By Lori Ewing, The Canadian Press
GLASGOW, Scotland – It was at the Commonwealth Games 20 years ago in Victoria that Daniel Igali decided to leave the Nigerian wrestling team and seek political asylum in Canada.
Thursday night he sat ringside, watching the wrestling at the Commonwealth Games. With him he had the flag of Nigeria and the Maple Leaf â€” appropriate for the former wrestler who is a hero in both countries.
“Of course, any time Canada is wrestling, I’m there cheering,” Igali said. “I was telling somebody, I won five gold medals (Wednesday), because Canada won three and Nigeria won two.”
Igali won world and Olympic gold for Canada, and the image of the wrestler laying down the Canadian flag on the mat before bending and kissing it is one of the most enduring of the 2000 Olympics.
Igali, still fit and trim at 40 and with the same wide smile that lit up a nation in 2000, is the president of the Nigerian Wrestling Federation. He had plenty to smile about in Glasgow, with 12 of his 14 wrestlers winning medals.
The Commonwealth Games, he said, are “very precious for me, because of my history obviously.”
But more than that, Nigeria takes the Games very seriously, he said. The government pays monetary rewards to medallists â€” $7,000 for a gold, $5,000 for silver and $4,000 for bronze â€” which can forever change the lives of his athletes.
“For Nigerians, that’s a lot of money. For these athletes who probably earn about $200, $300 per month, that is like their yearly wage,” Igali said. “It goes a long way for their lives. It’s a big deal for them and I’m just so happy that so many have won medals.”
Igali also made sure his athletes arrived in style. He had olive-coloured suits custom-made for all the wrestlers, with pink bow ties. The women were also given designer bags.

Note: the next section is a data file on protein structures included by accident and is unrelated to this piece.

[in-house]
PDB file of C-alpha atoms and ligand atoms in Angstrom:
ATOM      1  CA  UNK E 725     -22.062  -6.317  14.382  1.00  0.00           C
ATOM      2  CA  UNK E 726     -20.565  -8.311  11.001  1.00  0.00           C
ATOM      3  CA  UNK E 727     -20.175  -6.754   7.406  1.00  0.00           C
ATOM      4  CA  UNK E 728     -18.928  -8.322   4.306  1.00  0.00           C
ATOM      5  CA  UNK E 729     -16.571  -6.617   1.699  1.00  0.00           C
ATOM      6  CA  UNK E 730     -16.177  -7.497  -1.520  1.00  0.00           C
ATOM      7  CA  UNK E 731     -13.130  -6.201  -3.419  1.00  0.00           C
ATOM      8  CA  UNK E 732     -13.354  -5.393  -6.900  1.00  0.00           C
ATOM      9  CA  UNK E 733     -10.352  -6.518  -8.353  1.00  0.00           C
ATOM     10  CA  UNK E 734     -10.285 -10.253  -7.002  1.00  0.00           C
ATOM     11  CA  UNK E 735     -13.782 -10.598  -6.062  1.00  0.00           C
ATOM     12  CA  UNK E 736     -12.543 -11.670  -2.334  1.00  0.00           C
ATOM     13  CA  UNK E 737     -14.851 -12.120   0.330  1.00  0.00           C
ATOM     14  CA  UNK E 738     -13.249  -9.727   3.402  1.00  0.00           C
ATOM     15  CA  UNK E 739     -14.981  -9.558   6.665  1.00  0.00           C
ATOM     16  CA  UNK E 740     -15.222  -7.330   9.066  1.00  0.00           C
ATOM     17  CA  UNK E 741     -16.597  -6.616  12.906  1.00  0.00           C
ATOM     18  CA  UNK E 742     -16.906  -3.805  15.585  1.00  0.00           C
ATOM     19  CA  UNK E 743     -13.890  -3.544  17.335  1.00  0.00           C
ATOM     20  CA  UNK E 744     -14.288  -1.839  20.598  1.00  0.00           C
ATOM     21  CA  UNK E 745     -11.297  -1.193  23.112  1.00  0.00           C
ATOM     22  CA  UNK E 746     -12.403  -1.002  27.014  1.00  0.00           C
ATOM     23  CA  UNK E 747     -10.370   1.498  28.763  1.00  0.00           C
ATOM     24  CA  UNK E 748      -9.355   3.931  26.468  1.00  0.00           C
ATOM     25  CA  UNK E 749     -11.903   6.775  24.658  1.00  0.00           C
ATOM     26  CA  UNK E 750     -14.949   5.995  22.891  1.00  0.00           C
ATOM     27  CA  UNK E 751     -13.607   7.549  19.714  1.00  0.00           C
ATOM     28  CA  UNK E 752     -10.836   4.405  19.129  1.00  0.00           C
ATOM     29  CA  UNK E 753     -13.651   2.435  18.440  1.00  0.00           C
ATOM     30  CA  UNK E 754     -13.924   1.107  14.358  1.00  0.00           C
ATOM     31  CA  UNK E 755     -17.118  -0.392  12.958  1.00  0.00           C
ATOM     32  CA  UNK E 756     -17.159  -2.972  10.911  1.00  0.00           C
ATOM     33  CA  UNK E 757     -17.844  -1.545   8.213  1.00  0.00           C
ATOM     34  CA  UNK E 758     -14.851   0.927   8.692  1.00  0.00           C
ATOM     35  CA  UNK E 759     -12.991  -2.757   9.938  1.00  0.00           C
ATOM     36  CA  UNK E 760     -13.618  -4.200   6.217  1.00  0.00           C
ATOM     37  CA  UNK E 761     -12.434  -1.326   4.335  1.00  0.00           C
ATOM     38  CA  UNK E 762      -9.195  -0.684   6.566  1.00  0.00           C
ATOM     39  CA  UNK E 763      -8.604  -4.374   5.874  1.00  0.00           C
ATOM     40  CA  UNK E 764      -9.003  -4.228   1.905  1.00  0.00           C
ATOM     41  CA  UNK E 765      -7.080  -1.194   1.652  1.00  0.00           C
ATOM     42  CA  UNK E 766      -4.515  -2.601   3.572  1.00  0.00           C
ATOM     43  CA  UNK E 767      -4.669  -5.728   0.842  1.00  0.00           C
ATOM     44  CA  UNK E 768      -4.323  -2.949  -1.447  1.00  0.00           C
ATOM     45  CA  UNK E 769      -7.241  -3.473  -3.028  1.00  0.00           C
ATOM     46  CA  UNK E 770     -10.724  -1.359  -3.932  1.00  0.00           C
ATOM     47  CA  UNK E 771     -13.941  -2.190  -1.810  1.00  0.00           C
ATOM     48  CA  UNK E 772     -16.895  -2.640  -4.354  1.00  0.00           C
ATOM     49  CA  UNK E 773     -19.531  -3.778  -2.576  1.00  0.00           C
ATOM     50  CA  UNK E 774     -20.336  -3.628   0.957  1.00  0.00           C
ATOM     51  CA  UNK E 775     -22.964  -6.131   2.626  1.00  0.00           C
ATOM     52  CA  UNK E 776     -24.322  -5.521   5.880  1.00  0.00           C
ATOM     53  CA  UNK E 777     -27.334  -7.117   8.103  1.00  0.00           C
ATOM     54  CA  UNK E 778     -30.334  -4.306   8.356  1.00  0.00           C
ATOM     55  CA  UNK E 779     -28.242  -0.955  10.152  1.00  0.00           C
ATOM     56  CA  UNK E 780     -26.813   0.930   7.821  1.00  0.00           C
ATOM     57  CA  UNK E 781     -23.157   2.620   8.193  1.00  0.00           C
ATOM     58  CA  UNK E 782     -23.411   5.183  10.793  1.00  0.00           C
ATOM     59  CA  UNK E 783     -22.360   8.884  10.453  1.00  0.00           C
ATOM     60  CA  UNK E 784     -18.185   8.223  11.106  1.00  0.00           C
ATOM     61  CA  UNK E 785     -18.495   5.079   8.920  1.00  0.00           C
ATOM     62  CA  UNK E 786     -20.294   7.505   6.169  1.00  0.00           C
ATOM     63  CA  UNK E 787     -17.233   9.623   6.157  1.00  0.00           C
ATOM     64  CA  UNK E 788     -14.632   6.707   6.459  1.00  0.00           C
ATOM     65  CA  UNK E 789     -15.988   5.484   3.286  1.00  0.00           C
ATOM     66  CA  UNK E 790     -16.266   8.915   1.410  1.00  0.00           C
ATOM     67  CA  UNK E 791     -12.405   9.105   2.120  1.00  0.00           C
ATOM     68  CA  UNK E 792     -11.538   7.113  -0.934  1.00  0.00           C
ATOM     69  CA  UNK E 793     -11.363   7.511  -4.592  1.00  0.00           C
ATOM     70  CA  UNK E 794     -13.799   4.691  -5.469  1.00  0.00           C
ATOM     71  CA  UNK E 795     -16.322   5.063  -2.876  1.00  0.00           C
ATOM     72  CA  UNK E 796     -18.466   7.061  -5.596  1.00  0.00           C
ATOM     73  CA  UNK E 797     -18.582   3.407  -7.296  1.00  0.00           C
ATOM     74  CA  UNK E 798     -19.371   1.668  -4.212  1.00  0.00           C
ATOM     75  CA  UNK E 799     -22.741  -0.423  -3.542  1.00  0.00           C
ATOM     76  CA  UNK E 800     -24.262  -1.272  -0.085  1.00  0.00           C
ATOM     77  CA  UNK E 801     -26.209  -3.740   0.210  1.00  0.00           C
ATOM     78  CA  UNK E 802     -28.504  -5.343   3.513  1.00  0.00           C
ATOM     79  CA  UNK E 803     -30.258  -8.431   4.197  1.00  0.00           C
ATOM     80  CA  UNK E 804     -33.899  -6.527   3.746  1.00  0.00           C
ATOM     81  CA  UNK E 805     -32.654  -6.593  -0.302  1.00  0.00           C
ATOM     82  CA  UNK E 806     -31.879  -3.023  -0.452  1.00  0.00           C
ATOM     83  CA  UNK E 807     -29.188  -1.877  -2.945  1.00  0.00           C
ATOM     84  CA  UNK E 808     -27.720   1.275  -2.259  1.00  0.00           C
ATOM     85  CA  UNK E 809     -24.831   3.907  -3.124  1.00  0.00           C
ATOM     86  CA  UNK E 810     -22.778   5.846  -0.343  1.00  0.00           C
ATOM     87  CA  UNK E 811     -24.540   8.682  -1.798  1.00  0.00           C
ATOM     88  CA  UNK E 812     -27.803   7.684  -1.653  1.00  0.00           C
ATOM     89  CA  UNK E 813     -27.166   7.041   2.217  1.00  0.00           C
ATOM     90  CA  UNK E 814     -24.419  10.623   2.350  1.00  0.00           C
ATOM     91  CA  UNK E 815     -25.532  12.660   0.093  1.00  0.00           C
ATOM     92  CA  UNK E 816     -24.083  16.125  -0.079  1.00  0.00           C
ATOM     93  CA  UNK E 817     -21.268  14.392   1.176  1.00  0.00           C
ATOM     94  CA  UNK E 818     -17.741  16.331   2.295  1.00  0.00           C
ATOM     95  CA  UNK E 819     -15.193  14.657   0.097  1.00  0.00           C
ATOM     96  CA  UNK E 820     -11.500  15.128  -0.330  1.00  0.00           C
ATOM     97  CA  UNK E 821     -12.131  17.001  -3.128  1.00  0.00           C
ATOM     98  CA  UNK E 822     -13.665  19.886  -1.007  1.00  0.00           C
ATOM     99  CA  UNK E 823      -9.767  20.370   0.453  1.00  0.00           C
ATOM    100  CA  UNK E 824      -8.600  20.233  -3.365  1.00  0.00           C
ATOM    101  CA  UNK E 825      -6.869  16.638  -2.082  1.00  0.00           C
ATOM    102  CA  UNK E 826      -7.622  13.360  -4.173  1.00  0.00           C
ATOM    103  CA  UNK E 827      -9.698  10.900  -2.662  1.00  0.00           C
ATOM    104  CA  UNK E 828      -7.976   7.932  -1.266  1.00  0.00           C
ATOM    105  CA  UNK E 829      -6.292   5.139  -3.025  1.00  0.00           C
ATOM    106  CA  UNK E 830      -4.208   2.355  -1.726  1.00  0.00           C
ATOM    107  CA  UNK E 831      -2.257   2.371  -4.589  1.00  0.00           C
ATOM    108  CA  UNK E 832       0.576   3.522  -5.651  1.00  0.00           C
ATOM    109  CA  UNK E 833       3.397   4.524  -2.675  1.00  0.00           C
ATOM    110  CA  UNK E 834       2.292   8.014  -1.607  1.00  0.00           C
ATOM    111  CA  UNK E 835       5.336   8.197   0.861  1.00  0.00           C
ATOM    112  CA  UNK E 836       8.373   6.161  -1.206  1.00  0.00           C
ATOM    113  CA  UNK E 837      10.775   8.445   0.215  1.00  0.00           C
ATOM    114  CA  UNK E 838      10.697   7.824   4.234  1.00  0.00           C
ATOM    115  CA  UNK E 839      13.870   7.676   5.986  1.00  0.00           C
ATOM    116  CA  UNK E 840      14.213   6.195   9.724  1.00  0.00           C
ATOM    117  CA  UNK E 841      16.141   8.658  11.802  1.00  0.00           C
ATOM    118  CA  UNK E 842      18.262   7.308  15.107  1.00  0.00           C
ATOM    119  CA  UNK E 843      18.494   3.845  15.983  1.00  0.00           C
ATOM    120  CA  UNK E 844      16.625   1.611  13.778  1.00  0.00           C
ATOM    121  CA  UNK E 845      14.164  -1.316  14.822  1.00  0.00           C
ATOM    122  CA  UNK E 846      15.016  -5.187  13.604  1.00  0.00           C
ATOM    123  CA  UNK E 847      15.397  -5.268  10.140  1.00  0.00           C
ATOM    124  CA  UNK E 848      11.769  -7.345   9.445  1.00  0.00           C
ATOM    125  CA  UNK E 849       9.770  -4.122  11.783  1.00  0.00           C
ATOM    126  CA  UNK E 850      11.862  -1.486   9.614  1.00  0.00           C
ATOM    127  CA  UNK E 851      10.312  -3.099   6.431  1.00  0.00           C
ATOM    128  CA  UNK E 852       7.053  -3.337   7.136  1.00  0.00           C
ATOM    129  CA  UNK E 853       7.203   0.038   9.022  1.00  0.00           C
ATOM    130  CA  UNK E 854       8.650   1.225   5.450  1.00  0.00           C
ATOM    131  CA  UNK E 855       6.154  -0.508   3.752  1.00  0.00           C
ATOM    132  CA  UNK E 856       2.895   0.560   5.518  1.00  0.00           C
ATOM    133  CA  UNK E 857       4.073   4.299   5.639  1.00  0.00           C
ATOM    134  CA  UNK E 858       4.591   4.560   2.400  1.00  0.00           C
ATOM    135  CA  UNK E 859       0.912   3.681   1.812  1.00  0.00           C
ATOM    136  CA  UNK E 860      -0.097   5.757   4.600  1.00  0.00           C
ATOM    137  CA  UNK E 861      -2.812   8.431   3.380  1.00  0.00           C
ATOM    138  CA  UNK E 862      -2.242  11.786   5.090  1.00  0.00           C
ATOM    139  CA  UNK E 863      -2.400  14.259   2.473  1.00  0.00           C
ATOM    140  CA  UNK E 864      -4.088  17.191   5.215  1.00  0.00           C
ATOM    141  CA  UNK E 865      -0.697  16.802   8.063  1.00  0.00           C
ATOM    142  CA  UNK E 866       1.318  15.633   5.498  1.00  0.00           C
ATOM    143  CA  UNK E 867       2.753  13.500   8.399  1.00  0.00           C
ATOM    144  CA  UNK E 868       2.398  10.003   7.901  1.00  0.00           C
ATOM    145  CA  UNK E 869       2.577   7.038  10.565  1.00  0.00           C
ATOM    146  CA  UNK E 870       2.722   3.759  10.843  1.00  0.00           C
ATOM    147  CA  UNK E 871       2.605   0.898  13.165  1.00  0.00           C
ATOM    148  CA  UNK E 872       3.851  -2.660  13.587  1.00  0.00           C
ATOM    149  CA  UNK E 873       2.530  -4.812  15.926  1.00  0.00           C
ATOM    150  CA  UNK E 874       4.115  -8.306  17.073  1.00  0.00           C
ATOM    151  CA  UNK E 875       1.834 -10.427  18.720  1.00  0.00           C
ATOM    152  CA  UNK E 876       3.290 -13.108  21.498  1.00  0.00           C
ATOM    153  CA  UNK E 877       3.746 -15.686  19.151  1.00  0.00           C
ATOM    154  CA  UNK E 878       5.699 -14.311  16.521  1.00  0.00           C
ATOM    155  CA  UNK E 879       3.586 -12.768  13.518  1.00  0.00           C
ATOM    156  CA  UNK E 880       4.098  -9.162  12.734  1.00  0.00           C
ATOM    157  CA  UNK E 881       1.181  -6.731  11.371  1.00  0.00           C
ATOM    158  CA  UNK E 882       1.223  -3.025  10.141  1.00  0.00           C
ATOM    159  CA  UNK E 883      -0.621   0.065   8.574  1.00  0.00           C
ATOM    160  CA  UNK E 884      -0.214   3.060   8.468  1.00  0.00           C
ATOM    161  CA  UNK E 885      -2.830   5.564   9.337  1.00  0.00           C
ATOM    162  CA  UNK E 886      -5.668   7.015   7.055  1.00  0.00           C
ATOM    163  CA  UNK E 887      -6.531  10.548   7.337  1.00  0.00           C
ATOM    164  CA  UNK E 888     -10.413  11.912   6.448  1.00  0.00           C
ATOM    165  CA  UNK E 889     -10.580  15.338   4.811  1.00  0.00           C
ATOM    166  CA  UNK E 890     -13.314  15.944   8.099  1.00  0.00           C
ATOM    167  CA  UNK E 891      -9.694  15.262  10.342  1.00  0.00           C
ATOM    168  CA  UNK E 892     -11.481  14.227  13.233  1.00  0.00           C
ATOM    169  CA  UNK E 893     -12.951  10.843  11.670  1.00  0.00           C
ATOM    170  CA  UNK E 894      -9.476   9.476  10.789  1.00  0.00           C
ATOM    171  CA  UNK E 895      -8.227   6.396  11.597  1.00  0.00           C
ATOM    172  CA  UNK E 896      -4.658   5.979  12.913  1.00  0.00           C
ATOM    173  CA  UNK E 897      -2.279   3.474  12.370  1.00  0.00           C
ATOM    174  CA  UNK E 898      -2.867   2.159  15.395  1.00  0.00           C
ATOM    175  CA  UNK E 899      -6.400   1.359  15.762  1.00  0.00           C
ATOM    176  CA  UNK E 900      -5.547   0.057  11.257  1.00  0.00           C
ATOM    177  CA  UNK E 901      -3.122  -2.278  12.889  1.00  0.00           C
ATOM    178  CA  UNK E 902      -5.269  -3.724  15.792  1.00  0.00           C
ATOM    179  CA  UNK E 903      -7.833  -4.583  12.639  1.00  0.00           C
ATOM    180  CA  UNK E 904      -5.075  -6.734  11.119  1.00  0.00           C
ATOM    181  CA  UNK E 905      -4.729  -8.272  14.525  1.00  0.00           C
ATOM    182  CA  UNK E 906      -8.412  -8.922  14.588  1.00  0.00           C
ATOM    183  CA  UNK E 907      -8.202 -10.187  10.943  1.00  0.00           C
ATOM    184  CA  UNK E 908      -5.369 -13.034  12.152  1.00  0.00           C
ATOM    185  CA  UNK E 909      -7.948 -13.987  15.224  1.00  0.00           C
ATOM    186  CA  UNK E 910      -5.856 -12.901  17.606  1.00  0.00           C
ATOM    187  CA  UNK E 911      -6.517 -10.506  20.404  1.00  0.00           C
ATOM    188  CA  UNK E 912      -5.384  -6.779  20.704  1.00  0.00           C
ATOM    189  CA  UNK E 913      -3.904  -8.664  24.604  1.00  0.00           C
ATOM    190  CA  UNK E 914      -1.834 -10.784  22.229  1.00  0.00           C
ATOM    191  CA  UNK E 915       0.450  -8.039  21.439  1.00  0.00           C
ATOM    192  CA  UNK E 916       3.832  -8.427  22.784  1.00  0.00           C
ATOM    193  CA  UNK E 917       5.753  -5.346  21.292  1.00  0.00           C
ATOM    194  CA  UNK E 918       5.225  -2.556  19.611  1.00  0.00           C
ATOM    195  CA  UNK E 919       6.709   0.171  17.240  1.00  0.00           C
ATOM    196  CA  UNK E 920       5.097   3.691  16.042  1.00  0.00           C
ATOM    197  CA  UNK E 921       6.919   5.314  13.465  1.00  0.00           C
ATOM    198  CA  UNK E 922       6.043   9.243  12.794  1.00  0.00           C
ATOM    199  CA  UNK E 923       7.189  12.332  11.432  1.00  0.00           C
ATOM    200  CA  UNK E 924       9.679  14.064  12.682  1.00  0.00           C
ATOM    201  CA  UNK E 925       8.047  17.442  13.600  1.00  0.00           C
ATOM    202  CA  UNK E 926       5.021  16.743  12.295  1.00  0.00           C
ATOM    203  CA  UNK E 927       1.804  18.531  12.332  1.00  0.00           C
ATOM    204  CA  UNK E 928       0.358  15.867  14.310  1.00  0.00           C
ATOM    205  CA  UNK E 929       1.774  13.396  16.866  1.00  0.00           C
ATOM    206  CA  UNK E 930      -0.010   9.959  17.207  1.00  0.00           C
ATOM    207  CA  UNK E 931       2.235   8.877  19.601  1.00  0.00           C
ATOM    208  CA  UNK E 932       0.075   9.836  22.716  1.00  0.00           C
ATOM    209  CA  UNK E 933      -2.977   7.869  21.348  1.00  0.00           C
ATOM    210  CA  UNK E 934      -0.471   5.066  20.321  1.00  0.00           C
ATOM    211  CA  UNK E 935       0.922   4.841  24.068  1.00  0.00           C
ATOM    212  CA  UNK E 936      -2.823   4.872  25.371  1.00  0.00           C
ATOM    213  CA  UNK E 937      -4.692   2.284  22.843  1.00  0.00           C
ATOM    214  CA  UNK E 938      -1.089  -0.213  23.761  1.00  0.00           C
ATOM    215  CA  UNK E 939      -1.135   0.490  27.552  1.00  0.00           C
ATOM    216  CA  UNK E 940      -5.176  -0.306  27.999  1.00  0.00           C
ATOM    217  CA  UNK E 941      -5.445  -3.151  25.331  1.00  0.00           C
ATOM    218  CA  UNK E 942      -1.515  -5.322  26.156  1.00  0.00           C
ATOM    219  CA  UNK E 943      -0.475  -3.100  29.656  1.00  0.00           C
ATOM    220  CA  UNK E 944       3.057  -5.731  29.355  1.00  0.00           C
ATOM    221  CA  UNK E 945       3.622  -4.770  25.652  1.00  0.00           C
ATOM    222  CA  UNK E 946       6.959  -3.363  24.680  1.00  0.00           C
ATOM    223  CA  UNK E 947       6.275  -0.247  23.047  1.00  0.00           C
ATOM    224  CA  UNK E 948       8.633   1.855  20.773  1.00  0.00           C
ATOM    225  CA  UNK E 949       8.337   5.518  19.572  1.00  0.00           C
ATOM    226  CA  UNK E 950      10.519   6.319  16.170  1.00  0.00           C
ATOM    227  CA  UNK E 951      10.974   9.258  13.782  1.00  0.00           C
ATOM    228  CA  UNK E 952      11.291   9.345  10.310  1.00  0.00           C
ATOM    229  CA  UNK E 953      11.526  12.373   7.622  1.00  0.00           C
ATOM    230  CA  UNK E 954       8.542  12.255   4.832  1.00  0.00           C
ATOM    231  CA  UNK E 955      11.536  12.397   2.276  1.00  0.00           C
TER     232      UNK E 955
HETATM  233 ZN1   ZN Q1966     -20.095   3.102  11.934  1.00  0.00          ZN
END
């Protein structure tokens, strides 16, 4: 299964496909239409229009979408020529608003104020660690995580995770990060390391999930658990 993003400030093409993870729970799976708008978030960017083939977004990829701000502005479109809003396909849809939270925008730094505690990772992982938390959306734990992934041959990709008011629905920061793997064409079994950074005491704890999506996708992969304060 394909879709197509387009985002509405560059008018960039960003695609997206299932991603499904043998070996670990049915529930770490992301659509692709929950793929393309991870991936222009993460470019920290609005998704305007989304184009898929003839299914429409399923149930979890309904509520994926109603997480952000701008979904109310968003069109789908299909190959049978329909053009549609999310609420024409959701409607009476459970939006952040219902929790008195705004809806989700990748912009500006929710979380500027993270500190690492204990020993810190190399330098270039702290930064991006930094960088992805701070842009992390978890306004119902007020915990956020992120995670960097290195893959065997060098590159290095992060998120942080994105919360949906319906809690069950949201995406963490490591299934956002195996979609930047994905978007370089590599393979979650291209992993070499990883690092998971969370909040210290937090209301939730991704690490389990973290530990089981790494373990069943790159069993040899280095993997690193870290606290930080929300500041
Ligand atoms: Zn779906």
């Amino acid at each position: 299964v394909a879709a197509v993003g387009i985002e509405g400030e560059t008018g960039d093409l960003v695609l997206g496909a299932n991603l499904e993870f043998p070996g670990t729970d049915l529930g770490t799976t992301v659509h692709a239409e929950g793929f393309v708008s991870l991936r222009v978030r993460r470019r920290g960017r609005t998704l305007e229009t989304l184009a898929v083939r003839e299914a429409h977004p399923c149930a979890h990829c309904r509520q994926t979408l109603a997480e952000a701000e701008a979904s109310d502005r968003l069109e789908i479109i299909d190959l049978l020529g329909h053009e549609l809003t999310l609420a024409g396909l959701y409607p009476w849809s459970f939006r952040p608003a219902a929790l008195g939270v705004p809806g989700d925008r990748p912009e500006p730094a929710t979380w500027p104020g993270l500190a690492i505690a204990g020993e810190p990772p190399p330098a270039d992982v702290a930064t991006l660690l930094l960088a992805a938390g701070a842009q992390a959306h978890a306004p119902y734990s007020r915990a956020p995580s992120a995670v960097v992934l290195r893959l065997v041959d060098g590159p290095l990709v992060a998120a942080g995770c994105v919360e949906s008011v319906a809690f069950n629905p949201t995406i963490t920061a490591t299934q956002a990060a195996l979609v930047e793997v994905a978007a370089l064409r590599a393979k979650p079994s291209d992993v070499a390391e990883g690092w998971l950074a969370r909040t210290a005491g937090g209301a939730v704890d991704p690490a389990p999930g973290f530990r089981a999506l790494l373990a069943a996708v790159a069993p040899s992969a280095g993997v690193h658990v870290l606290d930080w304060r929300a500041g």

“I just felt any time our teams are travelling that they need to be, especially at the airports, they should be respected. They should look like a team,” Igali said. “In Nigeria, soccer is big, when soccer players are travelling, you look at them, you know that’s a national team travelling so I needed to do that for the wrestling team.
“And they’re happy with it.”
Igali decided to return to Nigeria a few years ago, to give back to the country of his birth. Through his Daniel Igali Foundation, he’s built a school and sports academy that has 11 classrooms, plus a gym, library, computer room, and living accommodations.
He’s not afraid to speak his mind. Last year, he and fellow Canadian Olympic wrestling champion Carol Huynh lead the group that convinced the International Olympics Committee to keep their sport on the Olympic program.
He’s also been outspoken lately about the 200 schoolgirls who were abducted in April.
“It is a sad situation with the girls. There’s no day that passes that you don’t hear the government talk about their plans to free them,” Igali said. “Our hearts are with them. The wrestling team too is obviously touched by it, because girls need to have freedom, just like girls all over the world, and the girls on my team do better even than the boys.
“We talk about it sometimes, but when you’re in competitive situations like this, we allow the government to take care of these things.”
Despite the tension in Nigeria, Igali doesn’t regret his decision to leave Canada and return home. He was driven to build a strong wrestling program there, and he is starting to see results.
“Canada has a lot of competent hands in wrestling. We need to make wrestling strong in the Commonwealth, and Nigeria as a country has 70 million people, so wrestling needs to be taken a bit more seriously there,” he said.
Since Igali’s return, Nigeria’s governing body for sports has made wrestling one of their five core sports.
“These are the kinds of things I wanted to do, so when we get to competition, we’re a bit more competitive, so it’s not just between India and Canada (traditional Commonwealth wrestling powers), Nigeria is now in the mix.
“Hopefully when we go to world championships and Olympics, we’re able to start winning international medals. So it brings a bit more prestige to the sport.”
Sampson Clarkson, who won bronze in the 65 kilogram category for Nigeria, said Igali is a hero at home for what he’s done for the sport.
“He loves wrestling,” Sampson said. “We appreciate it, we thank him and hope that God will provide for him to do more in wrestling.”